City public transportation developments in India
India, one of the fastest growing economies in the world, is achieving a growth rate of 7.5% per annum. With a growing population too, the country is working hard to transform itself over the next few decades. Improving public transportation is high on the agenda and Jaspal Singh, Head of the UITP India Office, writes that although private-vehicle ownership in India is growing and therefore causing major congestion problems in cities, there are however many plans to revamp bus systems and invest in metro networks.
The cities of this diverse country and its urban population play an important role in the growth of the country. As per the 2011 census, 31.2% of India’s population (377 million) is living in urban areas. As the UN estimates, these numbers will grow to 40% (590 million) by 2030 and 58% (875 million) by 2050. While only 30% of the total population live in urban areas, approximately 63% of India’s Gross Domestic Product (GDP) is contributed by those urban areas1.
India’s transport problems
Even with the current size of the urban population, Indian cities are facing a multitude of issues such as severe congestion; deteriorating air quality; increasing greenhouse gas (GHG) emissions from the transport sector; increasing road accidents; and an exploding growth in the number of private vehicles (largely motorcycles). With the urban population projected to more than double in the next generation, the situation could easily get out of control and thwart India’s economic development efforts unless remedial measures are soon taken.
In a move to recognise and act upon urban mobility issues, in 2006 the federal government of India introduced the National Urban Transport Policy (NUTP), setting the policy framework for providing sustainable mobility for the future (see Figure 1). In 2015 the government unveiled its new plan to upgrade 100 cities into ‘smart cities’ and to ‘renew’ 500 cities.
Growth of private-vehicle ownership
The growth of vehicles has been much faster than that of the population. The number of registered vehicles increased from 55 million in 2001 to 142 million by 2011, with a currently-estimated 195.6 million in 20162. Seventy-five per cent of these registered vehicles (147 million) are motorcycles. Furthermore, the physical infrastructure hasn’t been able to keep pace with the growth in demand. The urban road length has increased from 252,001km in 2001 to 411,840km by 2011. In the last decade registered vehicles per million population has increased by 219% while urban road infrastructure per million only increased by 124%.
This rapid motorisation has led to severe congestion, longer journeys and higher per capita trips. Indian roads are also popular for heterogeneity of vehicles sharing the same road space. There are around 32 different vehicle types in India such as bicycles, cycle-rickshaws, auto-rickshaws (‘tuk-tuk’), motorcycles, cars, buses and trucks.
The rapid growth in private-vehicle ownership has led to increased congestion problems in cities. The average speed of a vehicle on Indian roads is just 17-19km/h between 9:00 and 21:00, with the slowest times witnessed during the evening hours. The average speed of traffic in key Indian cities is just 17-23km/h while the average cycling speed is 15-16kmph3.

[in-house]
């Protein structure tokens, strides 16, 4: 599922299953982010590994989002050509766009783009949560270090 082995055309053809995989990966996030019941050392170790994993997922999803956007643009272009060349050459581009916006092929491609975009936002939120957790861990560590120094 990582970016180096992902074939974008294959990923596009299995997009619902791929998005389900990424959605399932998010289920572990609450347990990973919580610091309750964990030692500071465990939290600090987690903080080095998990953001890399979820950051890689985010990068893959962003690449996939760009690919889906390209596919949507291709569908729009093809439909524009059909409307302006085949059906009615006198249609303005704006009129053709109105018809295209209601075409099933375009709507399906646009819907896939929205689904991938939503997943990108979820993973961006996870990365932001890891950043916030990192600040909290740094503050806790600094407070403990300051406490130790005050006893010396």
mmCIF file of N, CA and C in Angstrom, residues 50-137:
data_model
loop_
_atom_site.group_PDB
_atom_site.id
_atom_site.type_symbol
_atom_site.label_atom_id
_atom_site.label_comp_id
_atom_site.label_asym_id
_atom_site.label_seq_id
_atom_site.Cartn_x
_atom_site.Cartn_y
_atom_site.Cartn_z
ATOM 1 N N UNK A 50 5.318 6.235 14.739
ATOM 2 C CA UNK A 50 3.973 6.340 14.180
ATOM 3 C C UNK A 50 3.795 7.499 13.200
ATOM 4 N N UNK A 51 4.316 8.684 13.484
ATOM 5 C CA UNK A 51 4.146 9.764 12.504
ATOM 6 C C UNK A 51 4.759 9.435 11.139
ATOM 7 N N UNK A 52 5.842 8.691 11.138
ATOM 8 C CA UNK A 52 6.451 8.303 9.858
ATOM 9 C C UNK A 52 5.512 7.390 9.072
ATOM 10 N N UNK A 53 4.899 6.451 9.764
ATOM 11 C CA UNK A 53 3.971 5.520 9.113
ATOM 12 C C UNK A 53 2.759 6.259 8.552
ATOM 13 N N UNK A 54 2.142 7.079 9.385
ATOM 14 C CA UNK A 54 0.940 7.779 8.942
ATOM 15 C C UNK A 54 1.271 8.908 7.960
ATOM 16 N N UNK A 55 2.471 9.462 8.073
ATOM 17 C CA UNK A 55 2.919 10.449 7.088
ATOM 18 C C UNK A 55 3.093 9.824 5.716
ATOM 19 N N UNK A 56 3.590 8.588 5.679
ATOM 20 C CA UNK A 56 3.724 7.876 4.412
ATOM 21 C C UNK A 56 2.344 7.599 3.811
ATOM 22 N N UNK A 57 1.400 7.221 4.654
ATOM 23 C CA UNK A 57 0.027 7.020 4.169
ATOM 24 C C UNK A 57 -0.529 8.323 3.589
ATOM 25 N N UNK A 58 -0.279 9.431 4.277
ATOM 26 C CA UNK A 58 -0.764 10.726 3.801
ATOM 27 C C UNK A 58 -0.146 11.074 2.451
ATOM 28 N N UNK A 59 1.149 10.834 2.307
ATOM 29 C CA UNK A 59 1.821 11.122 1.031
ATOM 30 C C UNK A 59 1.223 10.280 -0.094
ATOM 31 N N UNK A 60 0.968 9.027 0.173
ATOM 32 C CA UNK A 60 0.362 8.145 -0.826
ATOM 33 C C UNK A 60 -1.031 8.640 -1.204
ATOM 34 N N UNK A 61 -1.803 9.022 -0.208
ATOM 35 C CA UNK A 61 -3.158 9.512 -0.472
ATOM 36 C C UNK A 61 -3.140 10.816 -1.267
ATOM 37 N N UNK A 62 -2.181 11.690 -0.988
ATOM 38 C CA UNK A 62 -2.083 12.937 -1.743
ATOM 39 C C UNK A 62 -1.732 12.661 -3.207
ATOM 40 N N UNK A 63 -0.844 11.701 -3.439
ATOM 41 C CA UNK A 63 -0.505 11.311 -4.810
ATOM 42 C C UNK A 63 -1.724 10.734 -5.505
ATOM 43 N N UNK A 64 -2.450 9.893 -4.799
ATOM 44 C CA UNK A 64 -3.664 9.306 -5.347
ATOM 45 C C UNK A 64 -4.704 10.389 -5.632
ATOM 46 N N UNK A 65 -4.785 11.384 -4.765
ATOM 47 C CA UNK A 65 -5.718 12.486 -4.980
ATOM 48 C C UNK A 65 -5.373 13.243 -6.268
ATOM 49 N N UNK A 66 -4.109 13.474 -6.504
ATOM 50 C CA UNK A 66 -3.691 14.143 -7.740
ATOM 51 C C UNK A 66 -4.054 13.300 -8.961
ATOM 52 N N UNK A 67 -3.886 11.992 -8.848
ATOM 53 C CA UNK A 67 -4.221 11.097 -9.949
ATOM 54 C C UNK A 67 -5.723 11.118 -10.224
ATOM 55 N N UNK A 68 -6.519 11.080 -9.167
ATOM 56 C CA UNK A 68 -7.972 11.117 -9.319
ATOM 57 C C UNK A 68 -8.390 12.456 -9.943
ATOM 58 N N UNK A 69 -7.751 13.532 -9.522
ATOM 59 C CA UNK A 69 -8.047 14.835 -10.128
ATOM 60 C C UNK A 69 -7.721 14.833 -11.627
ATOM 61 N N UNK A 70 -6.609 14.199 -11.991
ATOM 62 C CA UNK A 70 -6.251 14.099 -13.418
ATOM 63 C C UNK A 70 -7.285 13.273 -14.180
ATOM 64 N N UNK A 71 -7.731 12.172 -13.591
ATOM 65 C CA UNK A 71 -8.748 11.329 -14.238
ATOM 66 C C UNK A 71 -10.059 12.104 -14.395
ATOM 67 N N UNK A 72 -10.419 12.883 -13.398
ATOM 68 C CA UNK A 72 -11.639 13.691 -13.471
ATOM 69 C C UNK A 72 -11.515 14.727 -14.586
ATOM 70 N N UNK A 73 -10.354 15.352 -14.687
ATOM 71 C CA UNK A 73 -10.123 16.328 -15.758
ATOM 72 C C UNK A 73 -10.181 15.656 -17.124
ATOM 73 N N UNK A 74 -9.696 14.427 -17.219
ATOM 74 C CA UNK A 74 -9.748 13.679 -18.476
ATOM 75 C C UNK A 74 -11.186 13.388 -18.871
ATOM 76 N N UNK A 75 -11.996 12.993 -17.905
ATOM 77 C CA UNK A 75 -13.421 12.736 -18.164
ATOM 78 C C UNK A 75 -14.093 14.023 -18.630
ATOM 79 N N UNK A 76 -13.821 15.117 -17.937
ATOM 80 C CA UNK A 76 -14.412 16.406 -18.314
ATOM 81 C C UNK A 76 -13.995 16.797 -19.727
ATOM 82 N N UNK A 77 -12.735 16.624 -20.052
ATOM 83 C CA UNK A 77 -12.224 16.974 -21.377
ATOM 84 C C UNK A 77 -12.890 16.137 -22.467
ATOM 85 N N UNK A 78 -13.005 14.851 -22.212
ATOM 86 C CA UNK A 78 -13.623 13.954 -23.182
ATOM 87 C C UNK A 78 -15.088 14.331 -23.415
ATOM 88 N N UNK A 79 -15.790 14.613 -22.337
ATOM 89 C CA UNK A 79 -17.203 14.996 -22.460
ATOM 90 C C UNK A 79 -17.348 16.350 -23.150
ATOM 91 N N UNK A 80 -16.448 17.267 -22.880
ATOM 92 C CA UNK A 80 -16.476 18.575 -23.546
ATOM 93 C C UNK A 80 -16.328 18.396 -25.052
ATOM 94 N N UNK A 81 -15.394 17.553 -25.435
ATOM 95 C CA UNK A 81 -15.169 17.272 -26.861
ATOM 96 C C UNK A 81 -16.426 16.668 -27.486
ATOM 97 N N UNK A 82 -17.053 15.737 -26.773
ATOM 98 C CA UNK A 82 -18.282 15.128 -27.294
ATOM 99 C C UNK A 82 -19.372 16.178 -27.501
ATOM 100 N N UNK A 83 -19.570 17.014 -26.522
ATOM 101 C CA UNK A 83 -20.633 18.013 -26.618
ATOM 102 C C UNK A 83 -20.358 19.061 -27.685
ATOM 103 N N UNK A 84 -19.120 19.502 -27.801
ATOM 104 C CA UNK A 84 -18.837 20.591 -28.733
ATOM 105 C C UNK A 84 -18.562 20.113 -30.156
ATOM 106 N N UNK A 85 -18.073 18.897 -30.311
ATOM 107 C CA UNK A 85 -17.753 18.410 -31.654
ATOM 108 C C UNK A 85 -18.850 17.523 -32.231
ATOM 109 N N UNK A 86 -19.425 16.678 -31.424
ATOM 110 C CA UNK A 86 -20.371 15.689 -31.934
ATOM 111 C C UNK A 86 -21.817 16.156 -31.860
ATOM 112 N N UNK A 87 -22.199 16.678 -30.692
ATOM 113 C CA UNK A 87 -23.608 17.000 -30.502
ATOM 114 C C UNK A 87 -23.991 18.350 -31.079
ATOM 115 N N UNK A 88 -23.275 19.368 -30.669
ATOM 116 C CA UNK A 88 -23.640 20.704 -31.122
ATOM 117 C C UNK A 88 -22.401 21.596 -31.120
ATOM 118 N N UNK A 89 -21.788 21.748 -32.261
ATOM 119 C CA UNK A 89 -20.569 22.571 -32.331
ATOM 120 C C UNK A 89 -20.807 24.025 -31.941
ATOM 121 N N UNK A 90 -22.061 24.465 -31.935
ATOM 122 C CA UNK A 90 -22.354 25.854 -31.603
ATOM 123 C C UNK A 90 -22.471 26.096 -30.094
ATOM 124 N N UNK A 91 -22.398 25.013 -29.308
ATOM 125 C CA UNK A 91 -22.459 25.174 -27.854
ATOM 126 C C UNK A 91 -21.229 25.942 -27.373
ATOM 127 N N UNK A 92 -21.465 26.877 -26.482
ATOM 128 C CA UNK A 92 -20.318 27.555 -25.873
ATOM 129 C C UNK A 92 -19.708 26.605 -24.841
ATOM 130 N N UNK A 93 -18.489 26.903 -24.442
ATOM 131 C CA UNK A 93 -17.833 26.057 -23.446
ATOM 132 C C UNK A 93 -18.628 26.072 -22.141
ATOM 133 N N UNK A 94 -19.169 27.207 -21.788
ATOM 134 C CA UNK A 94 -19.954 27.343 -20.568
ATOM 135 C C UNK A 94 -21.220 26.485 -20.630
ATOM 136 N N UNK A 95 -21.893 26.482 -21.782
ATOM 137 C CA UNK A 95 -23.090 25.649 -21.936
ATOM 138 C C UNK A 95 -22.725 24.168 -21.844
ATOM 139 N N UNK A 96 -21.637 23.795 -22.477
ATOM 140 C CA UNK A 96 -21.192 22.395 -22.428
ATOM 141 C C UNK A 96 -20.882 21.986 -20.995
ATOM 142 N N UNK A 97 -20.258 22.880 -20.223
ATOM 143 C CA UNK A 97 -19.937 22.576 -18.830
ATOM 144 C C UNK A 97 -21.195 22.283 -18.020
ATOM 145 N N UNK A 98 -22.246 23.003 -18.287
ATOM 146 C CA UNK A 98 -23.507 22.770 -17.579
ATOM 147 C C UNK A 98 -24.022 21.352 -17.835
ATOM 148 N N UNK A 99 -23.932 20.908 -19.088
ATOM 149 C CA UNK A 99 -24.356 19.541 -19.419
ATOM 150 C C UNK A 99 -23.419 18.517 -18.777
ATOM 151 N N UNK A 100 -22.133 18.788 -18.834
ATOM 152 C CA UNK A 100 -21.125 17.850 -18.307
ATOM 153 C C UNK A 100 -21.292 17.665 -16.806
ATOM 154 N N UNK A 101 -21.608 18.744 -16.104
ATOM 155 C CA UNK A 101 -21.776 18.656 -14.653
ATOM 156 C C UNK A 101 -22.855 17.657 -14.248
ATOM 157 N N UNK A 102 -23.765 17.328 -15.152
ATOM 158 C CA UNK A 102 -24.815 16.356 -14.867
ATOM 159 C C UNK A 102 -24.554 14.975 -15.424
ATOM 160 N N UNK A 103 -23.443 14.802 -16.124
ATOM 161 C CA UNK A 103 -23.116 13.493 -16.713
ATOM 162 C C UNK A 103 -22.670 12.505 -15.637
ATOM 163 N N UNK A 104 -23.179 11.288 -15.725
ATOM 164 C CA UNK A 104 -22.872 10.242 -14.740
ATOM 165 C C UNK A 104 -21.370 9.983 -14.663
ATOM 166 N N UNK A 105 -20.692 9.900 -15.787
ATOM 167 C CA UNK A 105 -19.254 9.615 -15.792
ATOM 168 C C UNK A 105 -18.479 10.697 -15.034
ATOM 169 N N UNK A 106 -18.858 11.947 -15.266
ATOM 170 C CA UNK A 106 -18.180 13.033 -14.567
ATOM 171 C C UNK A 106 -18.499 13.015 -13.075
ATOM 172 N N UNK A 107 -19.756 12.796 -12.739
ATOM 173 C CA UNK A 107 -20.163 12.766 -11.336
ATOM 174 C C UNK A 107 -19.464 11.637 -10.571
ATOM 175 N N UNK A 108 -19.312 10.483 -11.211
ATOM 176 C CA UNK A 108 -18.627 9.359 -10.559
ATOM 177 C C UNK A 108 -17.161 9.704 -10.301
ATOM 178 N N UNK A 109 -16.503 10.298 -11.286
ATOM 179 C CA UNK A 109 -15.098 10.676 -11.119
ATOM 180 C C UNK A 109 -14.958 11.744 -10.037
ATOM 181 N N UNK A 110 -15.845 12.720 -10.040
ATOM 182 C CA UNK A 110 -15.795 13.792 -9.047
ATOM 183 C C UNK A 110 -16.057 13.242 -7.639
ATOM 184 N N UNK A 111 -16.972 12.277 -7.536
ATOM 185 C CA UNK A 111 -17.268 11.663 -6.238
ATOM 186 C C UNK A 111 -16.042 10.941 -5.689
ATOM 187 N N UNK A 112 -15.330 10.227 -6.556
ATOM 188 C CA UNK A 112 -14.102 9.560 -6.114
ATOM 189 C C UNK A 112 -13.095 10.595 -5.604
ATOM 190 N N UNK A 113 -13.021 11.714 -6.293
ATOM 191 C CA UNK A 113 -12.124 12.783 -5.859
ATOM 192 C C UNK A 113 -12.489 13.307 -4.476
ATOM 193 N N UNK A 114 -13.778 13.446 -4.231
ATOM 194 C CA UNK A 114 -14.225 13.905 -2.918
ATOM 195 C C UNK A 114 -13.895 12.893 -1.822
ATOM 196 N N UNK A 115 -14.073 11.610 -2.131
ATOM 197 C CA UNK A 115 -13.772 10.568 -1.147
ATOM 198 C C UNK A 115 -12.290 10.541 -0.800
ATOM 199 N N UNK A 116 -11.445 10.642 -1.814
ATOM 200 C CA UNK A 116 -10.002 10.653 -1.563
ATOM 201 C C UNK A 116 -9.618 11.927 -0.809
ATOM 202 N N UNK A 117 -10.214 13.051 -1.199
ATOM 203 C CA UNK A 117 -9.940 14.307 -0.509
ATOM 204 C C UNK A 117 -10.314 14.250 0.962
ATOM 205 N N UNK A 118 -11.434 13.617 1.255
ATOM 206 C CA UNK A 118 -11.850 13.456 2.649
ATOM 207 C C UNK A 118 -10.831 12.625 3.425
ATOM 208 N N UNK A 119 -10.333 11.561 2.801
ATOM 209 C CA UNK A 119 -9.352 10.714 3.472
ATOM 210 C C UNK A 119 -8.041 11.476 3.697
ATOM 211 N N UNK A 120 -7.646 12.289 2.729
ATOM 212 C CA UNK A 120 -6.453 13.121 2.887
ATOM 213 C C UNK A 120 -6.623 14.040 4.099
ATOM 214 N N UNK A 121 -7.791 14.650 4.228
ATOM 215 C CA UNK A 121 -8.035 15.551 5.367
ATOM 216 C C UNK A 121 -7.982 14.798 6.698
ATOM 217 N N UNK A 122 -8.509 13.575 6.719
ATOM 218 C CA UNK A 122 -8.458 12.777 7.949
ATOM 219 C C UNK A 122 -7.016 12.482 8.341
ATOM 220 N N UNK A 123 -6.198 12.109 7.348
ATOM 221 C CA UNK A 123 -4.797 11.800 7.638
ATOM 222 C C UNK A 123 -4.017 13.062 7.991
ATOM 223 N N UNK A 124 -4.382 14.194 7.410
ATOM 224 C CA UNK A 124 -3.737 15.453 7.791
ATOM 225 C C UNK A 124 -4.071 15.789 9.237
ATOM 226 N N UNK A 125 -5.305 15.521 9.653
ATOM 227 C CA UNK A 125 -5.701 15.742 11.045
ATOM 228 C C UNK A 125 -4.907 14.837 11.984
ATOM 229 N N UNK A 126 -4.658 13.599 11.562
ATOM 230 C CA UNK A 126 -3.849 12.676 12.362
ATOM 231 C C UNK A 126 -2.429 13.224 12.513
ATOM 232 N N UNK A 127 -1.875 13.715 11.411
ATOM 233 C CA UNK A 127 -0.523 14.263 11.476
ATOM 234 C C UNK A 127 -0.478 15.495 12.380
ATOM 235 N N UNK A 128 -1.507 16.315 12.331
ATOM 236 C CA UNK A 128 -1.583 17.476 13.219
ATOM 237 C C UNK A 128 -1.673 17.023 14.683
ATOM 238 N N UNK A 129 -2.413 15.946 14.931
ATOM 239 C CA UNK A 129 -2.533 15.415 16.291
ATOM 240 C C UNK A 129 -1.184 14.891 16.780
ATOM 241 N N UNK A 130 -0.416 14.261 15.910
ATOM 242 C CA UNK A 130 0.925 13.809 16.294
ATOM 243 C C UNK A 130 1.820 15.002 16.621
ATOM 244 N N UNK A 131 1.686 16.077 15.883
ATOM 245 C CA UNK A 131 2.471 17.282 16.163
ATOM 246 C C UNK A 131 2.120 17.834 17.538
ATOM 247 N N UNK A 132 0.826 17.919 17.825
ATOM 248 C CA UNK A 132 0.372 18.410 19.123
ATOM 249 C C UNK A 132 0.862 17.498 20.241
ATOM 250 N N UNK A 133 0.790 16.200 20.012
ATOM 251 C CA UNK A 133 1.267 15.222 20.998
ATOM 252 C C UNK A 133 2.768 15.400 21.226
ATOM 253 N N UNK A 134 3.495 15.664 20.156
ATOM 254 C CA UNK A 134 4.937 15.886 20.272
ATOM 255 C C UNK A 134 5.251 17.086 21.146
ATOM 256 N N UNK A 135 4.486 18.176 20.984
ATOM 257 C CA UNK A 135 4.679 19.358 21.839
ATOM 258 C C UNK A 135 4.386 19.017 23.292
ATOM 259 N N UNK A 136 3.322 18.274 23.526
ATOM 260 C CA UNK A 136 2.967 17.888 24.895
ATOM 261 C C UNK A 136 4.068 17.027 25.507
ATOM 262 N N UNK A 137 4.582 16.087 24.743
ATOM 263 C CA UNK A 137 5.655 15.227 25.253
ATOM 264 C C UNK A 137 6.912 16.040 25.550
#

India recorded a total of 501,423 road accidents and 146,133 road accident deaths in 2015; this equates to 1,374 accidents and 400 deaths on India’s roads every day. Sadly, 54.1% of people killed in road accidents are in the 15-34 years age group. It is estimated that the economy lost around 3% of GDP (1999-2000) due to road mishaps4.
In the Global Burden of Disease 2010 (GBD) study, ‘outdoor air’ pollution is among the top 10 risks worldwide and the top six risks in the developing countries of Asia. Air pollution has greater impact on developing countries such as India, as 1.4 million people lost their life due to air pollution; US$ 505 billion towards welfare losses; and US$ 55.4 billion towards lost labour5.
Declining share of public transport
The share of public transport is decreasing in India. The federal government has recently published the results of the mode of transport people take to commute to work for the latest Census 2011 data in March 2016. According to the survey more than 50% of the workforce (excluding domestic and agriculture) continue to work at home or travel to their workplace by foot in the absence of adequate transport facilities. Citizens are largely dependent on private transport. The share of public transport is just 18.1% of work trips.
The data indicates that there is lack of public transportation facilities and citizens are largely dependent on private modes of transport, such as bicycles (26.3 million) and motorcycles (25.4 million) in rural and urban India. More people use motorcycles than travel by bus (22.9 million). In 2015 the number of daily trips using a motorcycle for commuting was 35 million (excluding personal trips); this is based on the increase in vehicle registration.
Development of ‘smart cities’
The federal government of India has launched two flagship programmes – 100 Smart Cities and Atal Mission for Rejuvenation, and Urban Transformation (AMRUT) for 500 cities that have a population of 100,000 or more, with funding of $8 billion and $8.3 billion, respectively. The smart cities initiatives focus on core infrastructure service, whereas, AMRUT will adopt a project approach to ensure basic infrastructure services.
A ‘smart city’ is an urban region that is highly advanced in terms of overall infrastructure, sustainable real estate, communications and market viability. It is a city where information technology is the principal infrastructure and the basis for providing essential services to residents. Until now the federal government has shortlisted the establishment of ‘109 smart cities’ in India. The key idea of smart cities is the alliance of public services with an integrated public transport system. Information Technology, therefore, will play a crucial role in both integrating and automating these services.